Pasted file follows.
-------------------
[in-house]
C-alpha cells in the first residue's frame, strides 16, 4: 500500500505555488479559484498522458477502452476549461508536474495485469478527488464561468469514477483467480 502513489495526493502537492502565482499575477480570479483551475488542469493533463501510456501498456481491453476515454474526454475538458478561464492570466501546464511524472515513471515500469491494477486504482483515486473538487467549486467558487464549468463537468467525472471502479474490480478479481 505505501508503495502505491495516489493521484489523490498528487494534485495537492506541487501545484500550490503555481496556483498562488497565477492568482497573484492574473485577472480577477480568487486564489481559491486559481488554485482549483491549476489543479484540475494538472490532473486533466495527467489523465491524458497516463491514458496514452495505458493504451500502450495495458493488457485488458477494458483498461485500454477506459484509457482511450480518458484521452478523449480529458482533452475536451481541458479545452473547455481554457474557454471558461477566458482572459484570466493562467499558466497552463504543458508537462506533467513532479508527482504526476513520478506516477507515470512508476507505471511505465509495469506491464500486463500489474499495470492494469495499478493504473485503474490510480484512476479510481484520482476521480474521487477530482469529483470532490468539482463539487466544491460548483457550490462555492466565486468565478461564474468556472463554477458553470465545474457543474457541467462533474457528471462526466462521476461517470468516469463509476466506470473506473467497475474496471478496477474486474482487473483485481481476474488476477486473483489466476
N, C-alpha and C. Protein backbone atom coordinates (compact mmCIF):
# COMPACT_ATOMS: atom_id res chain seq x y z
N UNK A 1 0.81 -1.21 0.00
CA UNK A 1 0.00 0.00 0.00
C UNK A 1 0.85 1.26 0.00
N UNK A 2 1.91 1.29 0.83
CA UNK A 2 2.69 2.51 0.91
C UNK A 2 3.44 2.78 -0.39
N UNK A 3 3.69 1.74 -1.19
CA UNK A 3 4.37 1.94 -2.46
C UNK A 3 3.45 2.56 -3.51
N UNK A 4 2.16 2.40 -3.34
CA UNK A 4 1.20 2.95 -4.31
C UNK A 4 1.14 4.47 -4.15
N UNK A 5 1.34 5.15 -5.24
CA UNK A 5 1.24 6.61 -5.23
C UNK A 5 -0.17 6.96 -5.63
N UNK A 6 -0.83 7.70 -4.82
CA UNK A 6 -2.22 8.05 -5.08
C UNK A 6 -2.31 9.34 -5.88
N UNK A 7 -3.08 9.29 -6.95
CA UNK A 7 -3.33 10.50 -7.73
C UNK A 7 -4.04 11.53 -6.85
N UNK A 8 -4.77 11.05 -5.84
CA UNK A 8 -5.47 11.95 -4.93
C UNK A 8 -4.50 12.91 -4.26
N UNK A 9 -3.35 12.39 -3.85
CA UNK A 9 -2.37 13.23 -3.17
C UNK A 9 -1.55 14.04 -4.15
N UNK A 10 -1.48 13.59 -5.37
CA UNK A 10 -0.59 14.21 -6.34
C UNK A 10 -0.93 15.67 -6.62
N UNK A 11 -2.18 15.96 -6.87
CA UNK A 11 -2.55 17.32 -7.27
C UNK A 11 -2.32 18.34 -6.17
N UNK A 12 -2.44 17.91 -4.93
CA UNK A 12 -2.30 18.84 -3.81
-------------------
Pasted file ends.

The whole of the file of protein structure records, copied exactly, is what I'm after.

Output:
[in-house]
C-alpha cells in the first residue's frame, strides 16, 4: 500500500505555488479559484498522458477502452476549461508536474495485469478527488464561468469514477483467480 502513489495526493502537492502565482499575477480570479483551475488542469493533463501510456501498456481491453476515454474526454475538458478561464492570466501546464511524472515513471515500469491494477486504482483515486473538487467549486467558487464549468463537468467525472471502479474490480478479481 505505501508503495502505491495516489493521484489523490498528487494534485495537492506541487501545484500550490503555481496556483498562488497565477492568482497573484492574473485577472480577477480568487486564489481559491486559481488554485482549483491549476489543479484540475494538472490532473486533466495527467489523465491524458497516463491514458496514452495505458493504451500502450495495458493488457485488458477494458483498461485500454477506459484509457482511450480518458484521452478523449480529458482533452475536451481541458479545452473547455481554457474557454471558461477566458482572459484570466493562467499558466497552463504543458508537462506533467513532479508527482504526476513520478506516477507515470512508476507505471511505465509495469506491464500486463500489474499495470492494469495499478493504473485503474490510480484512476479510481484520482476521480474521487477530482469529483470532490468539482463539487466544491460548483457550490462555492466565486468565478461564474468556472463554477458553470465545474457543474457541467462533474457528471462526466462521476461517470468516469463509476466506470473506473467497475474496471478496477474486474482487473483485481481476474488476477486473483489466476
N, C-alpha and C. Protein backbone atom coordinates (compact mmCIF):
# COMPACT_ATOMS: atom_id res chain seq x y z
N UNK A 1 0.81 -1.21 0.00
CA UNK A 1 0.00 0.00 0.00
C UNK A 1 0.85 1.26 0.00
N UNK A 2 1.91 1.29 0.83
CA UNK A 2 2.69 2.51 0.91
C UNK A 2 3.44 2.78 -0.39
N UNK A 3 3.69 1.74 -1.19
CA UNK A 3 4.37 1.94 -2.46
C UNK A 3 3.45 2.56 -3.51
N UNK A 4 2.16 2.40 -3.34
CA UNK A 4 1.20 2.95 -4.31
C UNK A 4 1.14 4.47 -4.15
N UNK A 5 1.34 5.15 -5.24
CA UNK A 5 1.24 6.61 -5.23
C UNK A 5 -0.17 6.96 -5.63
N UNK A 6 -0.83 7.70 -4.82
CA UNK A 6 -2.22 8.05 -5.08
C UNK A 6 -2.31 9.34 -5.88
N UNK A 7 -3.08 9.29 -6.95
CA UNK A 7 -3.33 10.50 -7.73
C UNK A 7 -4.04 11.53 -6.85
N UNK A 8 -4.77 11.05 -5.84
CA UNK A 8 -5.47 11.95 -4.93
C UNK A 8 -4.50 12.91 -4.26
N UNK A 9 -3.35 12.39 -3.85
CA UNK A 9 -2.37 13.23 -3.17
C UNK A 9 -1.55 14.04 -4.15
N UNK A 10 -1.48 13.59 -5.37
CA UNK A 10 -0.59 14.21 -6.34
C UNK A 10 -0.93 15.67 -6.62
N UNK A 11 -2.18 15.96 -6.87
CA UNK A 11 -2.55 17.32 -7.27
C UNK A 11 -2.32 18.34 -6.17
N UNK A 12 -2.44 17.91 -4.93
CA UNK A 12 -2.30 18.84 -3.81